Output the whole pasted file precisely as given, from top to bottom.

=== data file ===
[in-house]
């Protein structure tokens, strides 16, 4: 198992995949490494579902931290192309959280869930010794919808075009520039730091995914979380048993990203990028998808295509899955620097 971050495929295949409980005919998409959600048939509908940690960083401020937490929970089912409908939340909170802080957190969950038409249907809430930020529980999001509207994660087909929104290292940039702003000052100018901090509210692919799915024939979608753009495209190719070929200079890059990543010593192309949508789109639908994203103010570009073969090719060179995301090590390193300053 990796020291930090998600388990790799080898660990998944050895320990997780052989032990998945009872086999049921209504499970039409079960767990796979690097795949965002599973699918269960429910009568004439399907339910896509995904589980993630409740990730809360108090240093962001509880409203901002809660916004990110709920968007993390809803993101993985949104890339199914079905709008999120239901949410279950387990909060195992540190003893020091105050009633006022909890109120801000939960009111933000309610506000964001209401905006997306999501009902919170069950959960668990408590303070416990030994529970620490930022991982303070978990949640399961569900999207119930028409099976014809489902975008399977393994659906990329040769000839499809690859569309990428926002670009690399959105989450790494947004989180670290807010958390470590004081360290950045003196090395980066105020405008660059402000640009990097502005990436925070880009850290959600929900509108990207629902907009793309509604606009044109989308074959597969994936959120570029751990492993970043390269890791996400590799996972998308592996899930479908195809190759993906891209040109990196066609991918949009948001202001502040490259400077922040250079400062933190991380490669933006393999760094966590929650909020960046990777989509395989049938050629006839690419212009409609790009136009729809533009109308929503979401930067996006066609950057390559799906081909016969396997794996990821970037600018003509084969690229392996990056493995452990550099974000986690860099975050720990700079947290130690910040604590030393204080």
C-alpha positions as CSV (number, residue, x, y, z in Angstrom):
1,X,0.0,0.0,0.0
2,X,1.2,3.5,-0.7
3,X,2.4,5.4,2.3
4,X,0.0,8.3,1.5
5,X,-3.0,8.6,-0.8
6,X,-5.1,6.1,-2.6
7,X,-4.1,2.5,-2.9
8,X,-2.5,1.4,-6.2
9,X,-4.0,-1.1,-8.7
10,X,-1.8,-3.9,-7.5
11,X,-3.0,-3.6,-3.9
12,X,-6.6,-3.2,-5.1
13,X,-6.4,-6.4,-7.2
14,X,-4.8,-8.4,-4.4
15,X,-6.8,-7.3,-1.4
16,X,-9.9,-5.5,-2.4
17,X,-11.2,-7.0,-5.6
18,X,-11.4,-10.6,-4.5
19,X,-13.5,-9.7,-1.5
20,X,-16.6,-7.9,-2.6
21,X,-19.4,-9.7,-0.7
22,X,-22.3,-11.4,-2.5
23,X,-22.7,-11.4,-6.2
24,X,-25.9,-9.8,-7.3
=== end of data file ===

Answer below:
[in-house]
């Protein structure tokens, strides 16, 4: 198992995949490494579902931290192309959280869930010794919808075009520039730091995914979380048993990203990028998808295509899955620097 971050495929295949409980005919998409959600048939509908940690960083401020937490929970089912409908939340909170802080957190969950038409249907809430930020529980999001509207994660087909929104290292940039702003000052100018901090509210692919799915024939979608753009495209190719070929200079890059990543010593192309949508789109639908994203103010570009073969090719060179995301090590390193300053 990796020291930090998600388990790799080898660990998944050895320990997780052989032990998945009872086999049921209504499970039409079960767990796979690097795949965002599973699918269960429910009568004439399907339910896509995904589980993630409740990730809360108090240093962001509880409203901002809660916004990110709920968007993390809803993101993985949104890339199914079905709008999120239901949410279950387990909060195992540190003893020091105050009633006022909890109120801000939960009111933000309610506000964001209401905006997306999501009902919170069950959960668990408590303070416990030994529970620490930022991982303070978990949640399961569900999207119930028409099976014809489902975008399977393994659906990329040769000839499809690859569309990428926002670009690399959105989450790494947004989180670290807010958390470590004081360290950045003196090395980066105020405008660059402000640009990097502005990436925070880009850290959600929900509108990207629902907009793309509604606009044109989308074959597969994936959120570029751990492993970043390269890791996400590799996972998308592996899930479908195809190759993906891209040109990196066609991918949009948001202001502040490259400077922040250079400062933190991380490669933006393999760094966590929650909020960046990777989509395989049938050629006839690419212009409609790009136009729809533009109308929503979401930067996006066609950057390559799906081909016969396997794996990821970037600018003509084969690229392996990056493995452990550099974000986690860099975050720990700079947290130690910040604590030393204080």
C-alpha positions as CSV (number, residue, x, y, z in Angstrom):
1,X,0.0,0.0,0.0
2,X,1.2,3.5,-0.7
3,X,2.4,5.4,2.3
4,X,0.0,8.3,1.5
5,X,-3.0,8.6,-0.8
6,X,-5.1,6.1,-2.6
7,X,-4.1,2.5,-2.9
8,X,-2.5,1.4,-6.2
9,X,-4.0,-1.1,-8.7
10,X,-1.8,-3.9,-7.5
11,X,-3.0,-3.6,-3.9
12,X,-6.6,-3.2,-5.1
13,X,-6.4,-6.4,-7.2
14,X,-4.8,-8.4,-4.4
15,X,-6.8,-7.3,-1.4
16,X,-9.9,-5.5,-2.4
17,X,-11.2,-7.0,-5.6
18,X,-11.4,-10.6,-4.5
19,X,-13.5,-9.7,-1.5
20,X,-16.6,-7.9,-2.6
21,X,-19.4,-9.7,-0.7
22,X,-22.3,-11.4,-2.5
23,X,-22.7,-11.4,-6.2
24,X,-25.9,-9.8,-7.3